Fly Away Baby
The Torchy Blane series placed ace reporter Torchy Blane smack in the middle of a man's world and in every new installment she proved smarter than any male counterpart she can find. The series was produced at a time when great roles for women appeared on the marquee several times a week instead of once or twice a decade, as it seems now. When the series went into production, Glenda Farrell had already made a reputation for herself as a tough talking, no-nonsense character actress in movies such as Mystery of the Wax Museum (1933), where she played the fast talking friend of star Fay Wray. It was no surprise then to anyone that Farrell would play the part.
After the success of the first in the series, Smart Blonde (1937), a second movie, Fly Away Baby was quickly put into production. It gave Torchy the chance to once again show up the police and solve the crime all on her own.
The movie opens with the murder investigation of a banker who's been shot and $250,000 in jewels that have been stolen. Reporters are trying to get inside but police investigator and Torchy's boyfriend, the aforementioned McBride, isn't letting anyone in, especially female reporters. One of his officers, Gahagan (Tom Kennedy), is keeping guard but Torchy fools him and gets inside. Once in, it's revealed that she and McBride are engaged to be married and Torchy wants the license. The problem is there's a murder to solve, too, and Torchy's itching to investigate.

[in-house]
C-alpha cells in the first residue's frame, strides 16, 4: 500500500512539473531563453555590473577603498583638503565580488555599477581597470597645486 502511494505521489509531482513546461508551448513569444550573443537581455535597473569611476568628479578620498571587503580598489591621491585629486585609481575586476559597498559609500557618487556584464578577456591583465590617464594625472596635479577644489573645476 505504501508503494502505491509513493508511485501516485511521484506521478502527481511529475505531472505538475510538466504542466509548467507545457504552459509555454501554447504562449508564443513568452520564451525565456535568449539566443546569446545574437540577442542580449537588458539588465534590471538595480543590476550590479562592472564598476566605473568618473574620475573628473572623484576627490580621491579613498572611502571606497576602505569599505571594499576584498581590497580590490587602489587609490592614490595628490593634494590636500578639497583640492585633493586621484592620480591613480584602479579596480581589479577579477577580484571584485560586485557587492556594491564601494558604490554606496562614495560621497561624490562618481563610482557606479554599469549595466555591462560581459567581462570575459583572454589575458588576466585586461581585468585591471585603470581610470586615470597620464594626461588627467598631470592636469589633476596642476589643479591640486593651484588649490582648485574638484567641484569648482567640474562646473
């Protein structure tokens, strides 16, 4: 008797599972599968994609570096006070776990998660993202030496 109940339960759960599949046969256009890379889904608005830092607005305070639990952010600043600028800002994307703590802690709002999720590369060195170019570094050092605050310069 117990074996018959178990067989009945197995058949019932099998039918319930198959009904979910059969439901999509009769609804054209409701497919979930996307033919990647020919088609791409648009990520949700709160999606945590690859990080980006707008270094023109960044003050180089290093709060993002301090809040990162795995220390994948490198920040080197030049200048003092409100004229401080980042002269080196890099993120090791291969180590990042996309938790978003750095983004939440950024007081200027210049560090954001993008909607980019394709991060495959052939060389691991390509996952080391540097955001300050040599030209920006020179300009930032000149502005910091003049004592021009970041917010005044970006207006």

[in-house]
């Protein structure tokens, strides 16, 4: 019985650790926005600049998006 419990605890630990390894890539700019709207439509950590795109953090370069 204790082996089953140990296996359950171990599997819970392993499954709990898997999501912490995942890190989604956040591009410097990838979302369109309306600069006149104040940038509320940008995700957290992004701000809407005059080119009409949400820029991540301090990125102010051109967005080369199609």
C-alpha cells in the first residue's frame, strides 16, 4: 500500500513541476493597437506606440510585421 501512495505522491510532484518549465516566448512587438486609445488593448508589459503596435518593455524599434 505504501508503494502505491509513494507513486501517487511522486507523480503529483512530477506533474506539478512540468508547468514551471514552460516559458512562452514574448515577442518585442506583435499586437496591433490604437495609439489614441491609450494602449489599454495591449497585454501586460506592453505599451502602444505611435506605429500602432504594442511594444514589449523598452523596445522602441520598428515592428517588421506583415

At first she prompts McBride with the proper questions to ask the suspects (questions he can't think of on his own) before getting tired of this and setting out to investigate on her own. She finds the murder weapon before anyone else (so fast McBride half-jokingly asks her if she committed the crime) and soon develops a theory that puts the police to shame.